The Kunstmuseum Liechtenstein was build by the Swiss architects Meinrad Morger and Heinrich Degelo, along with Christian Kerez. Together they have created a museum building of great structural complexity and discreet simplicity. The closed form is a “black box” of tinted concrete and black basalt stone. River pebbles embedded in the building’s exterior provide a subtle coloration, forming a link to the landscape of the Rhine Valley. The hand-carved surface of the facade invites touching, and reflects the surroundings. Long rows of windows open the black cube to both inside and outside.
The exhibtition rooms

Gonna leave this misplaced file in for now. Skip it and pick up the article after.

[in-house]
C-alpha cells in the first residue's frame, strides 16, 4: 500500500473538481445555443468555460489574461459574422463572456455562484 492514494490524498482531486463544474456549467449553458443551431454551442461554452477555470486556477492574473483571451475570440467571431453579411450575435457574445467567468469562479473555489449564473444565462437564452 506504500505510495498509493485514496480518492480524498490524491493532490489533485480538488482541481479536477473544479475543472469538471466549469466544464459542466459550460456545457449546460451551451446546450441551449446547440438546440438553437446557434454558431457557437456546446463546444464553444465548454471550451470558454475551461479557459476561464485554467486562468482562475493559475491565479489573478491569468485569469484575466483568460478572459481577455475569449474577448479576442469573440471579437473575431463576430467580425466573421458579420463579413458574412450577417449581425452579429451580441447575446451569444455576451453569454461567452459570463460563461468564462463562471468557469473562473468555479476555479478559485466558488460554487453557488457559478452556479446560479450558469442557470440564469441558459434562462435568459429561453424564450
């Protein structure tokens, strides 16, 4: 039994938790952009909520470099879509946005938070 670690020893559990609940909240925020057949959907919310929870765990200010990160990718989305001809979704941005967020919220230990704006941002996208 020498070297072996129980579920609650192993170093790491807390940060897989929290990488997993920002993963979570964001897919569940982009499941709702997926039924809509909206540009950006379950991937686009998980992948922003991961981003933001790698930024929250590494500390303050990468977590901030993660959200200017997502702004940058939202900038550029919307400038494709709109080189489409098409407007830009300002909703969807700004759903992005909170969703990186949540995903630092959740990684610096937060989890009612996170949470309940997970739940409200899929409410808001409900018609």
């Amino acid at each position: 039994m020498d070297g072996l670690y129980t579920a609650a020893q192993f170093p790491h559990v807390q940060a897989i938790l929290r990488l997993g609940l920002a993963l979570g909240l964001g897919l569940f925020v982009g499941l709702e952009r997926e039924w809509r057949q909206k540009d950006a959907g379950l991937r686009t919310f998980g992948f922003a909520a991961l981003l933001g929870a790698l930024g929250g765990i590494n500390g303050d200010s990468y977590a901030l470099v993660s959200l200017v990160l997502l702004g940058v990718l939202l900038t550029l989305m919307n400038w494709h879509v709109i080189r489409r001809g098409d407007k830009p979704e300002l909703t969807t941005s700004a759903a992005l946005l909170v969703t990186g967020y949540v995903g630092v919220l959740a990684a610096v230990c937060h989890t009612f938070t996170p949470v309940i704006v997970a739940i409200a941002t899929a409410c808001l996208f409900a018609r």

Inside the black box is a perfect White Cube. The building is clearly structured with maximum space devoted to art. The visible exterior of the building corresponds almost exactly to the public exhibition spaces. There are six exhibition rooms arranged around two diametrically opposed staircases. The ground plan, reminiscent of a windmill’s sails, enables diagonal views through the whole building. These exhibition rooms offer art the largest possible freedom through their clarity and precision.